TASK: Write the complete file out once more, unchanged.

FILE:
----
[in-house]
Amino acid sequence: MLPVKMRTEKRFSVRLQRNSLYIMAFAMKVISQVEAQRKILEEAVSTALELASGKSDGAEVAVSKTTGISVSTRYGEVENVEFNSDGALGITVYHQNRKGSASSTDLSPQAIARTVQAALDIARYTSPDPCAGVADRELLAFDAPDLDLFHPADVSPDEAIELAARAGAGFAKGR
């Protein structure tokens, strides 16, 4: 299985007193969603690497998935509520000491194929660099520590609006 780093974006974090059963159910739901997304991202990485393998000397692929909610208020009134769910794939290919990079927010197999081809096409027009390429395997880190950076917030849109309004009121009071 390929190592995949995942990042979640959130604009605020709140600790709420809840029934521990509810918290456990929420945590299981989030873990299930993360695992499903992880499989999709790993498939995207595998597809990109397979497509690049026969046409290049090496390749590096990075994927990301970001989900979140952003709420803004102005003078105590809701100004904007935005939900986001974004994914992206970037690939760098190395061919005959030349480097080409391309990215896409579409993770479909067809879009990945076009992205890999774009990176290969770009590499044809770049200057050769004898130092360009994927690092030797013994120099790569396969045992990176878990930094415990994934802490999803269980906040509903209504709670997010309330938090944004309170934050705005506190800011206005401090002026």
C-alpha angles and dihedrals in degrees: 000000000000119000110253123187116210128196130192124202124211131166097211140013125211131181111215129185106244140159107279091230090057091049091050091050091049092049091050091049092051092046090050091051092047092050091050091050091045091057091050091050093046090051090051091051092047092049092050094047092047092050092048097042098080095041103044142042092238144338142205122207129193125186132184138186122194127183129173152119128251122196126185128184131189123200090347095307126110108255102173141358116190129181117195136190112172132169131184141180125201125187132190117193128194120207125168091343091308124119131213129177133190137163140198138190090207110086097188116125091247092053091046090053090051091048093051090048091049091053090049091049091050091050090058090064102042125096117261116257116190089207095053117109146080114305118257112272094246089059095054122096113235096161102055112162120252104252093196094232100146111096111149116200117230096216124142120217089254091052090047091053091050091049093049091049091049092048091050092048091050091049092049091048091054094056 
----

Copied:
[in-house]
Amino acid sequence: MLPVKMRTEKRFSVRLQRNSLYIMAFAMKVISQVEAQRKILEEAVSTALELASGKSDGAEVAVSKTTGISVSTRYGEVENVEFNSDGALGITVYHQNRKGSASSTDLSPQAIARTVQAALDIARYTSPDPCAGVADRELLAFDAPDLDLFHPADVSPDEAIELAARAGAGFAKGR
């Protein structure tokens, strides 16, 4: 299985007193969603690497998935509520000491194929660099520590609006 780093974006974090059963159910739901997304991202990485393998000397692929909610208020009134769910794939290919990079927010197999081809096409027009390429395997880190950076917030849109309004009121009071 390929190592995949995942990042979640959130604009605020709140600790709420809840029934521990509810918290456990929420945590299981989030873990299930993360695992499903992880499989999709790993498939995207595998597809990109397979497509690049026969046409290049090496390749590096990075994927990301970001989900979140952003709420803004102005003078105590809701100004904007935005939900986001974004994914992206970037690939760098190395061919005959030349480097080409391309990215896409579409993770479909067809879009990945076009992205890999774009990176290969770009590499044809770049200057050769004898130092360009994927690092030797013994120099790569396969045992990176878990930094415990994934802490999803269980906040509903209504709670997010309330938090944004309170934050705005506190800011206005401090002026």
C-alpha angles and dihedrals in degrees: 000000000000119000110253123187116210128196130192124202124211131166097211140013125211131181111215129185106244140159107279091230090057091049091050091050091049092049091050091049092051092046090050091051092047092050091050091050091045091057091050091050093046090051090051091051092047092049092050094047092047092050092048097042098080095041103044142042092238144338142205122207129193125186132184138186122194127183129173152119128251122196126185128184131189123200090347095307126110108255102173141358116190129181117195136190112172132169131184141180125201125187132190117193128194120207125168091343091308124119131213129177133190137163140198138190090207110086097188116125091247092053091046090053090051091048093051090048091049091053090049091049091050091050090058090064102042125096117261116257116190089207095053117109146080114305118257112272094246089059095054122096113235096161102055112162120252104252093196094232100146111096111149116200117230096216124142120217089254091052090047091053091050091049093049091049091049092048091050092048091050091049092049091048091054094056 